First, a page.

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  • Doug Belshaw 6:49 am on February 27, 2020 Permalink | Reply
    Tags: introspection, , Stefan Zweig,   

    Writing is a process of discovery 

    Unable, or perhaps unwilling, to do my usual exercise due to not being able to wear contact lenses at the moment, I sat down yesterday evening with my back to our bedroom radiator to read Stefan Zweig’s Montaigne.

    It’s a short book, and quite odd, in that it doesn’t really quote much from Montaigne’s Essays, nor does it go into a lot of detail about his life. Instead, what I appreciated about Zweig’s writing is that it simultaneously discusses the impact that Montaigne has had on the author, and the context within which Montaigne lived and wrote.

    I hadn’t realised, for example, that the famous circular tower in which Montaigne wrote (his ‘citadel’) was somewhere he’d retreated to aged just 37. Nor was I aware that, a decade later, Montaigne realised that he could never fully retreat from the world, and so set about on a tour of Europe, never planning ahead where to go next, but just going where he fancied. He was away (with a small retinue) for two years.

    Of course, all of this was possible for Montaigne because of his estate and the income generated by it. But I didn’t know that this was quite a recent thing, ancestrally-speaking, for the Montaignes. In fact, even that surname was purchased, along with a coat of arms. Only a couple of generations previously his family had been fish merchants!

    What I’ve always appreciated in Montaigne’s writing is that, as many others have said before me, he was a kind of 16th-century ‘blogger’. By starting from introspection, humility, and self-deprecation, he was able to write some of the finest essays ever written. Although he too had his foibles around fame and glory, it’s a reminder to me to write for myself, first and foremost.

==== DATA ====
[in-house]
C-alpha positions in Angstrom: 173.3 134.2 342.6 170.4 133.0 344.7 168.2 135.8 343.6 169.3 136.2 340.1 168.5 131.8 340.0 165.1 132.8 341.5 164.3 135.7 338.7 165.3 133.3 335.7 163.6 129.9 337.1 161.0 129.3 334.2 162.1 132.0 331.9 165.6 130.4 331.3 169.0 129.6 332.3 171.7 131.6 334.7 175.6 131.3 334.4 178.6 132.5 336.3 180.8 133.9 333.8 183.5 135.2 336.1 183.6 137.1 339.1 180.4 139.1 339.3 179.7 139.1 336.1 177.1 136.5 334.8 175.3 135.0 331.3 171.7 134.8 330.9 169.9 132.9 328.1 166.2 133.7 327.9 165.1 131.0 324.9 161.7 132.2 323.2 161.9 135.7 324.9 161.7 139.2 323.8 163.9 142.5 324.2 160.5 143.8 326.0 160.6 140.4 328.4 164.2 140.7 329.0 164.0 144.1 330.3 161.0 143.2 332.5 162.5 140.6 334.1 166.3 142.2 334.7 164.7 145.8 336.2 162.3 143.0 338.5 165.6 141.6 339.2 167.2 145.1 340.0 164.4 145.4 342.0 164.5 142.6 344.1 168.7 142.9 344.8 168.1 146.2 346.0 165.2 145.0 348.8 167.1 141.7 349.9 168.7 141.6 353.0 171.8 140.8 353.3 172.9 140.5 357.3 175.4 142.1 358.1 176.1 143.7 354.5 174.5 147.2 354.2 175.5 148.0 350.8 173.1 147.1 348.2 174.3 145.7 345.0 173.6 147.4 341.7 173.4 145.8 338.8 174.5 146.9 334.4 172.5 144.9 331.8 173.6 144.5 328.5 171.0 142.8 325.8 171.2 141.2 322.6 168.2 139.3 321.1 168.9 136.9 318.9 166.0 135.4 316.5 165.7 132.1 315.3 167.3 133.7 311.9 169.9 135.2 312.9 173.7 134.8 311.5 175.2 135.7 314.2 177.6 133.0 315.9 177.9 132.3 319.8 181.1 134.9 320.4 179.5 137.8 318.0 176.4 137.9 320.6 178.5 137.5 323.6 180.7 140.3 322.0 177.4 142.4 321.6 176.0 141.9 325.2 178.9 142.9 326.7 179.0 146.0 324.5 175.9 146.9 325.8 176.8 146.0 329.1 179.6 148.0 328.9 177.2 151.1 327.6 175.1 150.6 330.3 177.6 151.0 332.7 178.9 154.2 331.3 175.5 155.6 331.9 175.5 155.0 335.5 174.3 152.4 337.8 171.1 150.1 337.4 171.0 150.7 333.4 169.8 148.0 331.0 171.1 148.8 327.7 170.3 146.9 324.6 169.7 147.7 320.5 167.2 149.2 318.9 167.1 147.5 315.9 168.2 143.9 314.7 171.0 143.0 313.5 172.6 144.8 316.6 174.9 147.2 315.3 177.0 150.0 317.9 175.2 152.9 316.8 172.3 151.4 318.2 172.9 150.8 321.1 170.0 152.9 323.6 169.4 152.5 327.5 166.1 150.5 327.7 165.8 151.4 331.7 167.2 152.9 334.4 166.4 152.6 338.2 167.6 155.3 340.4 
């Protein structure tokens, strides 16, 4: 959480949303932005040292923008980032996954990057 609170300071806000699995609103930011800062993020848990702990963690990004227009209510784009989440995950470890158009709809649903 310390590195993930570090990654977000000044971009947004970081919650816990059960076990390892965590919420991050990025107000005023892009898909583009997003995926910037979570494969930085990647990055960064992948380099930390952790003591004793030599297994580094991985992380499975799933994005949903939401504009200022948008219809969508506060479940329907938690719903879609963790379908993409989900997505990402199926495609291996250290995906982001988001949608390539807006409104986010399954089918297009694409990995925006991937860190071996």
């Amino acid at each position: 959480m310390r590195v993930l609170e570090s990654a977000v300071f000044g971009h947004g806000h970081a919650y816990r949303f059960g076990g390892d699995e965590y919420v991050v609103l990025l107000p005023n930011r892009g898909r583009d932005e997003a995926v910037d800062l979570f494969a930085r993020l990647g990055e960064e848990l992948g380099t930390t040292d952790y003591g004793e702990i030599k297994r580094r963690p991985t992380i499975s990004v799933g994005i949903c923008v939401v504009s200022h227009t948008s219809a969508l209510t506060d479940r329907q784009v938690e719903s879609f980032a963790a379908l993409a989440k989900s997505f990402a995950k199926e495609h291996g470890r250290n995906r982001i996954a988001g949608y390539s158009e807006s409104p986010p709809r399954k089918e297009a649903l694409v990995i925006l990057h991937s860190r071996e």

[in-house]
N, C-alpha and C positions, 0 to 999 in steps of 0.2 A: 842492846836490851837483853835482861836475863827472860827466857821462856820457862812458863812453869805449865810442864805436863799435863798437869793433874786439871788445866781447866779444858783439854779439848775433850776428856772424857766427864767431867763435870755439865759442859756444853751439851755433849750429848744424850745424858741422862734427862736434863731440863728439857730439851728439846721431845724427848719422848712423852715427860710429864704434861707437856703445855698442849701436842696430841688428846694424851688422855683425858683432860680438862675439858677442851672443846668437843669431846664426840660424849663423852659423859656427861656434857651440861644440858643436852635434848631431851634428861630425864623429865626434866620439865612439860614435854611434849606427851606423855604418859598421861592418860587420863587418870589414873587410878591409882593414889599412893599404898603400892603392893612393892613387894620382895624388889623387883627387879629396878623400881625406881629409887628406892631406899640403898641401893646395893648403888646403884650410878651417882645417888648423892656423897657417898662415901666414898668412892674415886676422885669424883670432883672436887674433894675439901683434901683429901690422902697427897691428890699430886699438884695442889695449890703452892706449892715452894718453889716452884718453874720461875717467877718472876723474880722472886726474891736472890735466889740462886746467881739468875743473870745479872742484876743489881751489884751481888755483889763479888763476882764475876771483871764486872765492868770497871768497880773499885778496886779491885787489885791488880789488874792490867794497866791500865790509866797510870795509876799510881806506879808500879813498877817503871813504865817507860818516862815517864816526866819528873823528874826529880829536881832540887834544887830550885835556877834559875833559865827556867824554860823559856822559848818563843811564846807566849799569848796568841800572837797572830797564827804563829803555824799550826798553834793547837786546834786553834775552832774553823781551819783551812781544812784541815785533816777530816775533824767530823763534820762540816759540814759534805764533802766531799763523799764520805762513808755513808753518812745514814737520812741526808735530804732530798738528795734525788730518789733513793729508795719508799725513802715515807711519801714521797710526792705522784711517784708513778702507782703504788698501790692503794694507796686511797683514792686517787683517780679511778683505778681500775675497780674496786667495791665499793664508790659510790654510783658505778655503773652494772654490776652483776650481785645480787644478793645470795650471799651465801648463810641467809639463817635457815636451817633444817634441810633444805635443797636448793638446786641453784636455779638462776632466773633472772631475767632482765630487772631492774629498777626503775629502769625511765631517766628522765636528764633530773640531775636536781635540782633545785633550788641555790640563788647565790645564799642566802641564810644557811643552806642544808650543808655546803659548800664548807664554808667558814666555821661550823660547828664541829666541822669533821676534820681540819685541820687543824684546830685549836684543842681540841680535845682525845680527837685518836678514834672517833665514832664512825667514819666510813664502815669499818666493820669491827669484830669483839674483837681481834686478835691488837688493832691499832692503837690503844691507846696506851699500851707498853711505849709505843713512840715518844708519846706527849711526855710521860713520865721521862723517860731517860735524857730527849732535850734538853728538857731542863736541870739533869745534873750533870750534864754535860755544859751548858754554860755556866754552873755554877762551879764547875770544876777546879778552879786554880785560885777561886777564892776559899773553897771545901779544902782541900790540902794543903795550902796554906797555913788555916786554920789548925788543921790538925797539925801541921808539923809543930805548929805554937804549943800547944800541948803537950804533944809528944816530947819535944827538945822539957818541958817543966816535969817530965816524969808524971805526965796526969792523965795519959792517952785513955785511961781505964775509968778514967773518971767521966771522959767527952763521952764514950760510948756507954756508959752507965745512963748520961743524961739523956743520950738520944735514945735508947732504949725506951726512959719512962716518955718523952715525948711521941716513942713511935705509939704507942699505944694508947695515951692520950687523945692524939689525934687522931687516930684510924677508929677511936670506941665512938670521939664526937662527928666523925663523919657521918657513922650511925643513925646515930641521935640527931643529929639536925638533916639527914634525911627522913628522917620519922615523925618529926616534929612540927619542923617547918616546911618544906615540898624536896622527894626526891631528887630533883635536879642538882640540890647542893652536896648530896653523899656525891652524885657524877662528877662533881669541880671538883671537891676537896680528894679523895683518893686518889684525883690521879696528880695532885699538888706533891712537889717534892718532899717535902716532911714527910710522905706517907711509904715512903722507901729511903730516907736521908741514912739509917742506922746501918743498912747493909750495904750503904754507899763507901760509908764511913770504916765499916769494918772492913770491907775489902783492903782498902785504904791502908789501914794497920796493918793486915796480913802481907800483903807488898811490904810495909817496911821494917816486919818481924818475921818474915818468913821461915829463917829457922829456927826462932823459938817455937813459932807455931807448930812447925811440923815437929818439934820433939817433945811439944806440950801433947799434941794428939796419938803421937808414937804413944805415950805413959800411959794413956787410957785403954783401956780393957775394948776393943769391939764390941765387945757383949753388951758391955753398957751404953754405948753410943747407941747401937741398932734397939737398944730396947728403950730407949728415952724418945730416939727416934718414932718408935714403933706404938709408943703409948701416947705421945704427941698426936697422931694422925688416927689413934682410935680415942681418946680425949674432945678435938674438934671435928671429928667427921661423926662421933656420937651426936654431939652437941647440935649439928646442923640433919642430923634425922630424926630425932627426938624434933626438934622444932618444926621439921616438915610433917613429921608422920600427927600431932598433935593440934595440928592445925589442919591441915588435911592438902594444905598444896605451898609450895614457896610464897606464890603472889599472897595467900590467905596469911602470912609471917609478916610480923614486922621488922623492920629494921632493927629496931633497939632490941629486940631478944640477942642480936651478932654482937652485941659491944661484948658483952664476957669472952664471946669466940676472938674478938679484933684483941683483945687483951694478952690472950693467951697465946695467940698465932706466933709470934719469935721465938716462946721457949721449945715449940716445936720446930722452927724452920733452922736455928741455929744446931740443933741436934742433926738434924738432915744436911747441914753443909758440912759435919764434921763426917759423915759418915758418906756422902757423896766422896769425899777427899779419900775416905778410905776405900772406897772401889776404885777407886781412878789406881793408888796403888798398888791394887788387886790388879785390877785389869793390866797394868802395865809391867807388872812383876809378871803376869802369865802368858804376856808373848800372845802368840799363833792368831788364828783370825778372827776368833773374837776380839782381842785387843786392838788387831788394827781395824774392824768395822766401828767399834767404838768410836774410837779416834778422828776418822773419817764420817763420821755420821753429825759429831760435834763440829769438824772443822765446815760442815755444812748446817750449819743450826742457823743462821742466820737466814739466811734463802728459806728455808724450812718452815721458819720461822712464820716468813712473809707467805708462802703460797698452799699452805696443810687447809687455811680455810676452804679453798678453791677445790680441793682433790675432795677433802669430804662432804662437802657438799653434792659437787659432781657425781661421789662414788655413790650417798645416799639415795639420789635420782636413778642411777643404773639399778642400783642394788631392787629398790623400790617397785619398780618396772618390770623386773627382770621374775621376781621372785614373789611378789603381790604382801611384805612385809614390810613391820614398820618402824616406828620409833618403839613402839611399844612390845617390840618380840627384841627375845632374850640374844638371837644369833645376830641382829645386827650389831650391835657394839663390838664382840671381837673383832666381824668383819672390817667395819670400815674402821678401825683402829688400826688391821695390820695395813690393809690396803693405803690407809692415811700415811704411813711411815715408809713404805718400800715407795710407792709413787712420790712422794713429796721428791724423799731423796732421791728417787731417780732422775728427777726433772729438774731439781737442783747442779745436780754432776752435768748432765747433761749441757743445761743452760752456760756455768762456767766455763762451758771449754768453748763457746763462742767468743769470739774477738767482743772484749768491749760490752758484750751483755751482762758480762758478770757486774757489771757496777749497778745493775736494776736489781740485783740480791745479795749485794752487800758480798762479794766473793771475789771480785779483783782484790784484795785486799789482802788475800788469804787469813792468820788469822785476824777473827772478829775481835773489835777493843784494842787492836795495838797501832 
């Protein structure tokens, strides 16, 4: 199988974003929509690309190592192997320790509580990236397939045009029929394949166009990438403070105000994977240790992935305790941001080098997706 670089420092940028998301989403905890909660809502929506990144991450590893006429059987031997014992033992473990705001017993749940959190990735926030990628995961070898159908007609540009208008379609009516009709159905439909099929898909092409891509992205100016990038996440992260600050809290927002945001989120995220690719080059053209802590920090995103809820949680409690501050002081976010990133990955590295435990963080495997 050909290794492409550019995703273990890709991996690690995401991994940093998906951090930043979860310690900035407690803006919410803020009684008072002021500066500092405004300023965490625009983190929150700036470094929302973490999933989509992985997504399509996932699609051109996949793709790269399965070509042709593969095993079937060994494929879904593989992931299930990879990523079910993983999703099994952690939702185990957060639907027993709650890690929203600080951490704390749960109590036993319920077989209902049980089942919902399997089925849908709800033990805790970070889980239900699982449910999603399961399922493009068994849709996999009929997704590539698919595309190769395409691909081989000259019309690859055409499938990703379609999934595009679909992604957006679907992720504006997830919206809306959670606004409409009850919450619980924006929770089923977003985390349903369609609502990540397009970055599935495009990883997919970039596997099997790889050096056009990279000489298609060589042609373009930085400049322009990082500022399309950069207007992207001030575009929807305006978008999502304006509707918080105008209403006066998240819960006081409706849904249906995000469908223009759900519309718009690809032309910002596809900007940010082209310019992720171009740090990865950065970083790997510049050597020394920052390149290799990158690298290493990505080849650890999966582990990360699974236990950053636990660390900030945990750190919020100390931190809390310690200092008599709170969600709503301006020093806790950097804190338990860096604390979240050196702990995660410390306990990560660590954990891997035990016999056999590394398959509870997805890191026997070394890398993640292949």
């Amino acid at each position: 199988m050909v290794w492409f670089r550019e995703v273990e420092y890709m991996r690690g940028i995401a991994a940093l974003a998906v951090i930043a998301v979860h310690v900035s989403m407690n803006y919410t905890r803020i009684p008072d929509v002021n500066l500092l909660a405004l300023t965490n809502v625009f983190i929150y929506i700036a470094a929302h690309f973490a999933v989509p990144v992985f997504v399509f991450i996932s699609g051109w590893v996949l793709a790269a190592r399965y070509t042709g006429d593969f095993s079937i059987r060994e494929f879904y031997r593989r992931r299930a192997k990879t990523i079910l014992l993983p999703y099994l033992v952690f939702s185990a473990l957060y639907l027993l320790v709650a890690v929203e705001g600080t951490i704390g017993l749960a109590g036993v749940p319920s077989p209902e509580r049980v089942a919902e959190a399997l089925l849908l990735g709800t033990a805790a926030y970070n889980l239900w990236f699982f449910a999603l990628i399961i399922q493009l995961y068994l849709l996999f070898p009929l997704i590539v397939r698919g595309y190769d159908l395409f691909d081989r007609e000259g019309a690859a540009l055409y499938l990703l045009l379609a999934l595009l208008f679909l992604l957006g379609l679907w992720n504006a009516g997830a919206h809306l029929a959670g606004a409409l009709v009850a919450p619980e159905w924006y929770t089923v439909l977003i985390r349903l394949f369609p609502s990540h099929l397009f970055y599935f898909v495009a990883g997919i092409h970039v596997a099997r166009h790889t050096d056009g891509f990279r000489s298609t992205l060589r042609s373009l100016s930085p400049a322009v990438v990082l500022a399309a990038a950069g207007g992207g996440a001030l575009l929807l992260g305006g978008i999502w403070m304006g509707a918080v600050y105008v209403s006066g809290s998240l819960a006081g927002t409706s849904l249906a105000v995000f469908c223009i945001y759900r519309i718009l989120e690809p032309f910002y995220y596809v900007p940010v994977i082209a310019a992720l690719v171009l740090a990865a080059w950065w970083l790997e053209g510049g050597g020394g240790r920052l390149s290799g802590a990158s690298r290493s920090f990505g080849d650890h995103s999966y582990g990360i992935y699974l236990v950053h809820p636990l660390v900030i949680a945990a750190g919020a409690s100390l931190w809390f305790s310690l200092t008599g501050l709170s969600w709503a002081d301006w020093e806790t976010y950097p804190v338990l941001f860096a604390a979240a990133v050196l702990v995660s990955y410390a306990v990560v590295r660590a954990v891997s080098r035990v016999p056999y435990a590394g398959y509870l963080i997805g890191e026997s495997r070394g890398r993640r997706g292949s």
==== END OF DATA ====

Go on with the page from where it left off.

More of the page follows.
• Doug Belshaw 12:30 pm on February 23, 2020 Permalink | Reply
    Tags: , , Stefan Zweig,   

    For one of life’s mysterious laws shows that we only notice the authentic and essential when it’s too late: youth, once it has fled, health at the moment it abandons us, freedom of the soul, that must precious essence, at the very moment when it is taken from us, or has already been taken.

    Stefan Zweig

     
  • Doug Belshaw 10:14 am on February 23, 2020 Permalink | Reply
    Tags: , scepticism wisdom, Stefan Zweig   

    It is the business of youth to recoil from the counsel of gentleness, of scepticism. Doubt becomes an obstacle, for a youth has need of faith and ideals to give free rein to the impetuosity borne within. And even the most radical, the most absurd illusions, as long as they inflame, would in his eyes have more importance than the most profound wisdom, which saps the strength of his will.

    Stefan Zweig

     
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